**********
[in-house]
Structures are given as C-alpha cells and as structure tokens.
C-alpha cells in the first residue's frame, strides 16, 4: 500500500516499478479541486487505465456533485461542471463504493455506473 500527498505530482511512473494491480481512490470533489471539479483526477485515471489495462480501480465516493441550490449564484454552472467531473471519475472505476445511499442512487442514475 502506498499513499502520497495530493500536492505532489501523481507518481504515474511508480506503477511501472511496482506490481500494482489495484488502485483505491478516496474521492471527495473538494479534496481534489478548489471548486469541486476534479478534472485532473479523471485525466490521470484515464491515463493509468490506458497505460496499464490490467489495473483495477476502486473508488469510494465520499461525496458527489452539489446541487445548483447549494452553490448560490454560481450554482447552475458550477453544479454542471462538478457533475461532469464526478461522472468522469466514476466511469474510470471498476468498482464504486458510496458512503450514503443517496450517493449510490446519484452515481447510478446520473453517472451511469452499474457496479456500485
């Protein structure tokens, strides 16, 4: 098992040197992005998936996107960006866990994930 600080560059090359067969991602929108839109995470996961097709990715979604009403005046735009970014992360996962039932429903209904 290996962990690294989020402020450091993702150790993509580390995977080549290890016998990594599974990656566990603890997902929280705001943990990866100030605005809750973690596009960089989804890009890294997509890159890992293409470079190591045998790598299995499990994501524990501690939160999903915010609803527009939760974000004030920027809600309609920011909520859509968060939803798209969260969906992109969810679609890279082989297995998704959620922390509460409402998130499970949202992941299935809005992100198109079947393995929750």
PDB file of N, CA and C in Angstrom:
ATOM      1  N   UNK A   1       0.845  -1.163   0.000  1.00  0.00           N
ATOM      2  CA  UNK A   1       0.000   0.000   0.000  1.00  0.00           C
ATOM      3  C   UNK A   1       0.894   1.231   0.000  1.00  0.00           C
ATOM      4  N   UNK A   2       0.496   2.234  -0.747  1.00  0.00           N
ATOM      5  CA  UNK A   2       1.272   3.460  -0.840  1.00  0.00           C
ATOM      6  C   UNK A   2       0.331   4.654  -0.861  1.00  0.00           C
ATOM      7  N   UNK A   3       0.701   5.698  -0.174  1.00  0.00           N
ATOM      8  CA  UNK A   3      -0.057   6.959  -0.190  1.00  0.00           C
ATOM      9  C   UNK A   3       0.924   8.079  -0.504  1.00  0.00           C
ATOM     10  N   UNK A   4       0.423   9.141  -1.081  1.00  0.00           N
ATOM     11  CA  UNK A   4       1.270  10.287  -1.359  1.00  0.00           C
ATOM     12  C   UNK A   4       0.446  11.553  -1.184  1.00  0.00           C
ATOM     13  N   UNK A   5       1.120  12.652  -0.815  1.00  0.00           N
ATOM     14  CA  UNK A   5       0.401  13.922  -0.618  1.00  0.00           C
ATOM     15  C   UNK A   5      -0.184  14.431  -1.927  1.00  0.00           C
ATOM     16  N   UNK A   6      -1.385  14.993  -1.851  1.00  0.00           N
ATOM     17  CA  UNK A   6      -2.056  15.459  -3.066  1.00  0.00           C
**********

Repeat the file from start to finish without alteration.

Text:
[in-house]
Structures are given as C-alpha cells and as structure tokens.
C-alpha cells in the first residue's frame, strides 16, 4: 500500500516499478479541486487505465456533485461542471463504493455506473 500527498505530482511512473494491480481512490470533489471539479483526477485515471489495462480501480465516493441550490449564484454552472467531473471519475472505476445511499442512487442514475 502506498499513499502520497495530493500536492505532489501523481507518481504515474511508480506503477511501472511496482506490481500494482489495484488502485483505491478516496474521492471527495473538494479534496481534489478548489471548486469541486476534479478534472485532473479523471485525466490521470484515464491515463493509468490506458497505460496499464490490467489495473483495477476502486473508488469510494465520499461525496458527489452539489446541487445548483447549494452553490448560490454560481450554482447552475458550477453544479454542471462538478457533475461532469464526478461522472468522469466514476466511469474510470471498476468498482464504486458510496458512503450514503443517496450517493449510490446519484452515481447510478446520473453517472451511469452499474457496479456500485
């Protein structure tokens, strides 16, 4: 098992040197992005998936996107960006866990994930 600080560059090359067969991602929108839109995470996961097709990715979604009403005046735009970014992360996962039932429903209904 290996962990690294989020402020450091993702150790993509580390995977080549290890016998990594599974990656566990603890997902929280705001943990990866100030605005809750973690596009960089989804890009890294997509890159890992293409470079190591045998790598299995499990994501524990501690939160999903915010609803527009939760974000004030920027809600309609920011909520859509968060939803798209969260969906992109969810679609890279082989297995998704959620922390509460409402998130499970949202992941299935809005992100198109079947393995929750």
PDB file of N, CA and C in Angstrom:
ATOM      1  N   UNK A   1       0.845  -1.163   0.000  1.00  0.00           N
ATOM      2  CA  UNK A   1       0.000   0.000   0.000  1.00  0.00           C
ATOM      3  C   UNK A   1       0.894   1.231   0.000  1.00  0.00           C
ATOM      4  N   UNK A   2       0.496   2.234  -0.747  1.00  0.00           N
ATOM      5  CA  UNK A   2       1.272   3.460  -0.840  1.00  0.00           C
ATOM      6  C   UNK A   2       0.331   4.654  -0.861  1.00  0.00           C
ATOM      7  N   UNK A   3       0.701   5.698  -0.174  1.00  0.00           N
ATOM      8  CA  UNK A   3      -0.057   6.959  -0.190  1.00  0.00           C
ATOM      9  C   UNK A   3       0.924   8.079  -0.504  1.00  0.00           C
ATOM     10  N   UNK A   4       0.423   9.141  -1.081  1.00  0.00           N
ATOM     11  CA  UNK A   4       1.270  10.287  -1.359  1.00  0.00           C
ATOM     12  C   UNK A   4       0.446  11.553  -1.184  1.00  0.00           C
ATOM     13  N   UNK A   5       1.120  12.652  -0.815  1.00  0.00           N
ATOM     14  CA  UNK A   5       0.401  13.922  -0.618  1.00  0.00           C
ATOM     15  C   UNK A   5      -0.184  14.431  -1.927  1.00  0.00           C
ATOM     16  N   UNK A   6      -1.385  14.993  -1.851  1.00  0.00           N
ATOM     17  CA  UNK A   6      -2.056  15.459  -3.066  1.00  0.00           C